Christie declined to discuss the commission’s recommendations in detail, saying it will take time to evaluate them and understand which he can implement and which will require legislative approval. Asked how he would measure the success of the various efforts to revitalize Atlantic City, Christie said it was too soon to talk about how many jobs or how much revenue could be restored.
“You can’t quantify that right now,” he said. “The first thing you need to do is stop the bleeding. So let’s start there, and then you work on recovery. First you’ve got to stabilize the patient, and that’s part of what we need to do. So stabilizing the patient would be considered success in the short term.”
Christie did note the unusual nature of the emergency manager recommendation, saying the role would represent “an expansion of the current statutory and fiscal oversight we currently have in Atlantic City and other cities in New Jersey.”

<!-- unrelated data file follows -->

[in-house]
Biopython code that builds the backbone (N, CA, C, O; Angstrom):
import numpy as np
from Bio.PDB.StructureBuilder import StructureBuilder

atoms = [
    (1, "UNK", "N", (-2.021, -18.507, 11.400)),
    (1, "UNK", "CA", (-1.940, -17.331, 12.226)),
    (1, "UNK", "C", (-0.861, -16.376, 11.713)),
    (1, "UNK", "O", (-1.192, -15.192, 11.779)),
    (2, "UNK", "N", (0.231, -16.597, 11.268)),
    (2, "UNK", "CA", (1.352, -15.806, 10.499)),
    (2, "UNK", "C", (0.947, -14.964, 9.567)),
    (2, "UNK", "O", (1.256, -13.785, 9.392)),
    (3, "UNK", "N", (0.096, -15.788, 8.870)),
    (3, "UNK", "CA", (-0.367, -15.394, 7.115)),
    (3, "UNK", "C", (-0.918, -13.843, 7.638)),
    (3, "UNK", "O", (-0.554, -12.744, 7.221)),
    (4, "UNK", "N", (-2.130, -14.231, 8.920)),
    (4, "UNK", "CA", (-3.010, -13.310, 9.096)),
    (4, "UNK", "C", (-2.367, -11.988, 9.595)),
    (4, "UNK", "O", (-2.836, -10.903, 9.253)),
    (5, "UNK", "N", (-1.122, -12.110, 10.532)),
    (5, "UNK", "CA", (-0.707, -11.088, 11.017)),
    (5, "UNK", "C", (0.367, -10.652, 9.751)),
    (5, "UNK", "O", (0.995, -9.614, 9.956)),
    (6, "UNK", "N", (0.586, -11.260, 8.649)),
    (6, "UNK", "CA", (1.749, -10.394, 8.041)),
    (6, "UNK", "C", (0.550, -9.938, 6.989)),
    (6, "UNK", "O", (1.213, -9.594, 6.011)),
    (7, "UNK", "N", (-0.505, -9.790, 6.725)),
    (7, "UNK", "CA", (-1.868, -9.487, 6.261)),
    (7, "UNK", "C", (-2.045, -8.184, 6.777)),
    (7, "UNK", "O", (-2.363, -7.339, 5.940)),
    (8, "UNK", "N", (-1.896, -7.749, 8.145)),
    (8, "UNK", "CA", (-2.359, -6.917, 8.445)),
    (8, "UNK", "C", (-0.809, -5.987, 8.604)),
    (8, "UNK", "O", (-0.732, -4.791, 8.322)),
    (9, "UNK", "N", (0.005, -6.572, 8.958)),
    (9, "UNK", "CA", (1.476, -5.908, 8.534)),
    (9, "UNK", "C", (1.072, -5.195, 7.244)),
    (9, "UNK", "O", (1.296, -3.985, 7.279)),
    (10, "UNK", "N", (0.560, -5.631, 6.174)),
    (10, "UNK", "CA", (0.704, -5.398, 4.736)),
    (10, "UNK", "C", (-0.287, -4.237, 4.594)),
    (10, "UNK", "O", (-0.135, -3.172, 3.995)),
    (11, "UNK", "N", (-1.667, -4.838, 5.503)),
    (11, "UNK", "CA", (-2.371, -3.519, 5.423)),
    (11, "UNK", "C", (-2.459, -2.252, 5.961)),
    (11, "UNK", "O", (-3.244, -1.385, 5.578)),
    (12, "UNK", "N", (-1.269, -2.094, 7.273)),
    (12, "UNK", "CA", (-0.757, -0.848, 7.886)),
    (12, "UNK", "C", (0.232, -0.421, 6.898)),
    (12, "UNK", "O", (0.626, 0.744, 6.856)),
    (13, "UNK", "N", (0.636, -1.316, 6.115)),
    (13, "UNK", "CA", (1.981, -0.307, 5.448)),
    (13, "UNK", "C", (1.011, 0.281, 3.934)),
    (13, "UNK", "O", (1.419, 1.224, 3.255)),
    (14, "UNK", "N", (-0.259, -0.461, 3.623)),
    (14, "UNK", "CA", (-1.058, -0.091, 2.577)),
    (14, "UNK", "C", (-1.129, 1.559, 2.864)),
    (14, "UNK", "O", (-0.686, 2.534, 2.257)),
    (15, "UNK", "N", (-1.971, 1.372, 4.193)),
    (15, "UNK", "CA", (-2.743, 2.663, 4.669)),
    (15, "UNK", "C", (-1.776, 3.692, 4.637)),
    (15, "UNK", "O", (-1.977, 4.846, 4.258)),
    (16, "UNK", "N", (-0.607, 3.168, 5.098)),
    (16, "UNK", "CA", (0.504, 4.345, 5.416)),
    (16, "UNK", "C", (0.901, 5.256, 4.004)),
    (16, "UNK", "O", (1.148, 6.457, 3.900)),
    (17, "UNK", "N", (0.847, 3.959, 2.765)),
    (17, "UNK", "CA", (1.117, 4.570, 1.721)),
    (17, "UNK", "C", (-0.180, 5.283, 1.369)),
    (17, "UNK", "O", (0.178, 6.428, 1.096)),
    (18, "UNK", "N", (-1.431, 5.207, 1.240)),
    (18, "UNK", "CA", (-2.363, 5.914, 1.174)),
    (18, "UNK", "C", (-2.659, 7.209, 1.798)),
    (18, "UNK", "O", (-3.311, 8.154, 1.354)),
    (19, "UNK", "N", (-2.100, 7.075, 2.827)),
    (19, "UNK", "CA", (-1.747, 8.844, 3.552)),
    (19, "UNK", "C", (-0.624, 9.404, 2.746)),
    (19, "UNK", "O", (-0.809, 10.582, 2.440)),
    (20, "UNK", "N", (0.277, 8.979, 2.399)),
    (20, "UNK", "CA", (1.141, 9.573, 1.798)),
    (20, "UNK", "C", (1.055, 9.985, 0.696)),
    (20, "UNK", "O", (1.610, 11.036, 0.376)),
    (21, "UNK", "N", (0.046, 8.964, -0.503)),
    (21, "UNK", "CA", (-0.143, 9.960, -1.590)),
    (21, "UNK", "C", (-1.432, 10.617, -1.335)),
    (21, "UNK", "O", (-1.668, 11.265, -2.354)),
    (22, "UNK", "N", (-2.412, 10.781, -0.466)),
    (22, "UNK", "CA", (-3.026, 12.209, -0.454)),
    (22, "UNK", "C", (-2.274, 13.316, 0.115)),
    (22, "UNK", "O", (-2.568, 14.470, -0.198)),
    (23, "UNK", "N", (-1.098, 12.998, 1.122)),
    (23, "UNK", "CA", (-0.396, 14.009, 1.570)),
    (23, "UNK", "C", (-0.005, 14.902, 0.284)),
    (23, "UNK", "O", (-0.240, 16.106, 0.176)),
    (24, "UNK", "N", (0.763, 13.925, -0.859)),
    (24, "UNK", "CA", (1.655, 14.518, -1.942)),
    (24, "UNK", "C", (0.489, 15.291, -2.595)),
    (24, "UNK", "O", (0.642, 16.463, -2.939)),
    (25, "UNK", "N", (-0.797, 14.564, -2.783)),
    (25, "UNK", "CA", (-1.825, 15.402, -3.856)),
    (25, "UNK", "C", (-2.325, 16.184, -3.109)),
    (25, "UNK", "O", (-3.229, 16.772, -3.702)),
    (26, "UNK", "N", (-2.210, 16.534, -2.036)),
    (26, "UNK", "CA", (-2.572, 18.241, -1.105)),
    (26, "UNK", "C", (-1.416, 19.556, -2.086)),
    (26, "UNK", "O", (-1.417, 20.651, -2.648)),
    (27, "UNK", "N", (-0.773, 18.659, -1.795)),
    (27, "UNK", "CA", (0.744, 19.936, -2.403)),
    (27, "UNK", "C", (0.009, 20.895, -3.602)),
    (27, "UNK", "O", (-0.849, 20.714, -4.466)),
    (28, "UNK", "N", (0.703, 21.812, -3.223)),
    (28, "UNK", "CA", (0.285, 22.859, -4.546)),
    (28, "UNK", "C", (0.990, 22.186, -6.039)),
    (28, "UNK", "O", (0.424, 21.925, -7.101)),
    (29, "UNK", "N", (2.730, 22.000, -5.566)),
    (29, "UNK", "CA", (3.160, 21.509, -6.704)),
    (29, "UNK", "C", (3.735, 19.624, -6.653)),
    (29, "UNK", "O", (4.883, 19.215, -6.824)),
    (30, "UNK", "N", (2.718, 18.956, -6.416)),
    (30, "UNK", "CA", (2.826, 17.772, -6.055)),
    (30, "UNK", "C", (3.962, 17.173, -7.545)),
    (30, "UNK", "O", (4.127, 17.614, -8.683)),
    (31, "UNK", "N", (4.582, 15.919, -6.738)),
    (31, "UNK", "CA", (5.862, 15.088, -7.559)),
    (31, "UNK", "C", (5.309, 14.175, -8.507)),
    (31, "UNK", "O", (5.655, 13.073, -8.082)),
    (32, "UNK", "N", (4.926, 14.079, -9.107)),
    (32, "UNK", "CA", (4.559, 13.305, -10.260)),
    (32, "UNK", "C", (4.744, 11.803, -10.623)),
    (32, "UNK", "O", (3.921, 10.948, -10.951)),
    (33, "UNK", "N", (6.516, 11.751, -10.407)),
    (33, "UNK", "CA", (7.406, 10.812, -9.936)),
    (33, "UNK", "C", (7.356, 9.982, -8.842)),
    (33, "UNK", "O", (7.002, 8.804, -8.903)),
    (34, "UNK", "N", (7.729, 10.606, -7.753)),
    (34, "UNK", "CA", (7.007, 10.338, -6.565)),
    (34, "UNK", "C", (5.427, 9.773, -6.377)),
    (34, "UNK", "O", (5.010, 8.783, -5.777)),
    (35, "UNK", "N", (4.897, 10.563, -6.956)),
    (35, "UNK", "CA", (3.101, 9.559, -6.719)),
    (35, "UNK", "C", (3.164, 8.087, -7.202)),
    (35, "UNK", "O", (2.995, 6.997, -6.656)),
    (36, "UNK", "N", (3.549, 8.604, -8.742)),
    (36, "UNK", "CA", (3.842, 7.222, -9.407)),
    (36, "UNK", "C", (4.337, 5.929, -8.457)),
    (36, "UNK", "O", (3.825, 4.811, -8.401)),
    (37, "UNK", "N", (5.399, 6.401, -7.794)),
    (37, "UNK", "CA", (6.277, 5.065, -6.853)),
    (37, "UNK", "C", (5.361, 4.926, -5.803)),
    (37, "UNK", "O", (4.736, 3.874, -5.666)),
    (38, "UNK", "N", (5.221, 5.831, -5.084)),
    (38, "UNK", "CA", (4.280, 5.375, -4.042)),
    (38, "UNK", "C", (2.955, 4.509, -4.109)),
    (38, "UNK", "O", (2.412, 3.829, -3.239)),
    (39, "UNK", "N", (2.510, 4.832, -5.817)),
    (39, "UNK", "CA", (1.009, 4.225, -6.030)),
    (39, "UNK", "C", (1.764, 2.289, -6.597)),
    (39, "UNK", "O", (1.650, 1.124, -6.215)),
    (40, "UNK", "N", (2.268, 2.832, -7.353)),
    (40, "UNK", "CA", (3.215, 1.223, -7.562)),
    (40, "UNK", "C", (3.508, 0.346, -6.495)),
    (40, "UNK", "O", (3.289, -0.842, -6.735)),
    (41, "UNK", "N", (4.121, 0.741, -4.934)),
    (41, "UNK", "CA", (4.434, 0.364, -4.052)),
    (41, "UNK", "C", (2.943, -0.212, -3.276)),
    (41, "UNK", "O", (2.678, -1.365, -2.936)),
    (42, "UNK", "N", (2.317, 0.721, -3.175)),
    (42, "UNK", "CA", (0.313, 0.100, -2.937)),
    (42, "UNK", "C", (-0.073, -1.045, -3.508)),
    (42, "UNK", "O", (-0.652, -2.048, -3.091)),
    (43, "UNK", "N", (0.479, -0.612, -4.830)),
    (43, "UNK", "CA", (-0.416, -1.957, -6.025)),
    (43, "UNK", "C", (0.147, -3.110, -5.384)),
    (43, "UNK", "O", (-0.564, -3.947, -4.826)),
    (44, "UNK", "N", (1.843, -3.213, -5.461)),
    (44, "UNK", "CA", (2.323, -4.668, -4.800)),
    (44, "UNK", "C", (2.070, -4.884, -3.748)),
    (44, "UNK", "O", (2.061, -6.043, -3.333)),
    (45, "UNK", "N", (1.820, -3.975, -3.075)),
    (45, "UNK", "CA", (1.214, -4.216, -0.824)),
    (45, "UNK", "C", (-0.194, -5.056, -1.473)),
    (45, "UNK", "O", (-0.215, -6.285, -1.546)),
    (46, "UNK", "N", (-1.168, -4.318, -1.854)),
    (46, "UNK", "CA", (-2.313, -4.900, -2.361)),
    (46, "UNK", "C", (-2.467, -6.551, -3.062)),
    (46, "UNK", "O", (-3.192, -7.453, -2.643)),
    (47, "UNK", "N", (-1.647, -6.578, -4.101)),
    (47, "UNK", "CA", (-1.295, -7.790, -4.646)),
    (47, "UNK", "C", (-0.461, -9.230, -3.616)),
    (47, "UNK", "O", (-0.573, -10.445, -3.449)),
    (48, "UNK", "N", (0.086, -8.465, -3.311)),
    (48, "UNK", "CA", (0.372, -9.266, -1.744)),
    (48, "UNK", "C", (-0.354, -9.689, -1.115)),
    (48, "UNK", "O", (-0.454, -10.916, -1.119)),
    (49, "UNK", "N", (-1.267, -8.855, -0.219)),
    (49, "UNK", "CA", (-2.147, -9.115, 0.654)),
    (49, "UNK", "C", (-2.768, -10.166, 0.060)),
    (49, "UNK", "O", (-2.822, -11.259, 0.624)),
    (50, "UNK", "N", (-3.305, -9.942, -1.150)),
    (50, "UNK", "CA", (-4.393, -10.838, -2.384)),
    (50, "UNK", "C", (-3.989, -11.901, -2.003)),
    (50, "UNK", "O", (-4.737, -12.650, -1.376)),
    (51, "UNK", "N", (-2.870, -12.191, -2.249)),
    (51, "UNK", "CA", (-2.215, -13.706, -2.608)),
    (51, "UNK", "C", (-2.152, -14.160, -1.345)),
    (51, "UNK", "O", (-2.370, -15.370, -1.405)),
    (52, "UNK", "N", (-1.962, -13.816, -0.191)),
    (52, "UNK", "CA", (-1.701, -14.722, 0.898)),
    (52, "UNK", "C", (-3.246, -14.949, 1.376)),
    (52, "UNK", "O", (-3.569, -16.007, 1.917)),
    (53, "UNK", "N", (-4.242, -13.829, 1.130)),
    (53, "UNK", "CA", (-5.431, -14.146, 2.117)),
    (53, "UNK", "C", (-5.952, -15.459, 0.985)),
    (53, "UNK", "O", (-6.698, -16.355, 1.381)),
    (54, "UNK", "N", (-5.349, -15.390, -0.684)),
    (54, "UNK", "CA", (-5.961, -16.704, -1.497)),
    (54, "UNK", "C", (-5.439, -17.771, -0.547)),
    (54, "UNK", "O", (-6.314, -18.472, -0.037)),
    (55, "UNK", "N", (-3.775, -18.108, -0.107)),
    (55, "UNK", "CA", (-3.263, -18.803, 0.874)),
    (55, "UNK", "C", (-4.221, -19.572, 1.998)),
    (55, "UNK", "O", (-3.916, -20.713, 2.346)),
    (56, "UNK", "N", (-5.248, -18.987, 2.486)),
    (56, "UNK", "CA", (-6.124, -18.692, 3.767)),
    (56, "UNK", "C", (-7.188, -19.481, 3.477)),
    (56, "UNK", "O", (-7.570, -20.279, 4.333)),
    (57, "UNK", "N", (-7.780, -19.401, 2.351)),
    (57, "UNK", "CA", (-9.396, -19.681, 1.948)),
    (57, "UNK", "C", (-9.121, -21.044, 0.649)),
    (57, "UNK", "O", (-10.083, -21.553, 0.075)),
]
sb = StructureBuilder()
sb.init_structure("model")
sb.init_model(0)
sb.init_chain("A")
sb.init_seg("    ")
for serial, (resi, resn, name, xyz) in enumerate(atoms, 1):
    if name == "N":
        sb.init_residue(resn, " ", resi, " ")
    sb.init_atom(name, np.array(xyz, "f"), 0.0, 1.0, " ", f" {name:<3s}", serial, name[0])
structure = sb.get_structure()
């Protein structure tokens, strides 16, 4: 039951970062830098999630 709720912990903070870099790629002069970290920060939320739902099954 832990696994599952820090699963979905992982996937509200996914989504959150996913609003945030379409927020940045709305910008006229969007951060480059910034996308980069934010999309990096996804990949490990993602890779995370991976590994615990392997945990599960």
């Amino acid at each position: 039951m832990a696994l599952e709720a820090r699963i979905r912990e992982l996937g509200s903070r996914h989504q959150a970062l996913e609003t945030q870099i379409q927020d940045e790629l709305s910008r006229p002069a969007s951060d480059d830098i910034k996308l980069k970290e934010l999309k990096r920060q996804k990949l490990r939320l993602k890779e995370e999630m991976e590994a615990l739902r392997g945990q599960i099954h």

Mayor Don Guardian participated in the summit, and Sweeney praised his efforts to address the crisis. But the senator endorsed the proposal to appoint an emergency manager, saying the city needs a leader “that’s not going to pay attention to politics.”
Sweeney said he would like to see legislative action on the proposals within 90 days, and Christie said another summit will be convened in January.
The extent of the manager’s proposed powers was not explained yesterday. A number of New Jersey cities, including Camden, Paterson, Trenton, Harrison, and Asbury Park, have been under supervision of the state’s Local Government Finance Board recently, but only Camden has been taken over. From 2002 to 2010 a state-appointed chief operating officer had veto power over local government there. Christie has called that takeover a mistake.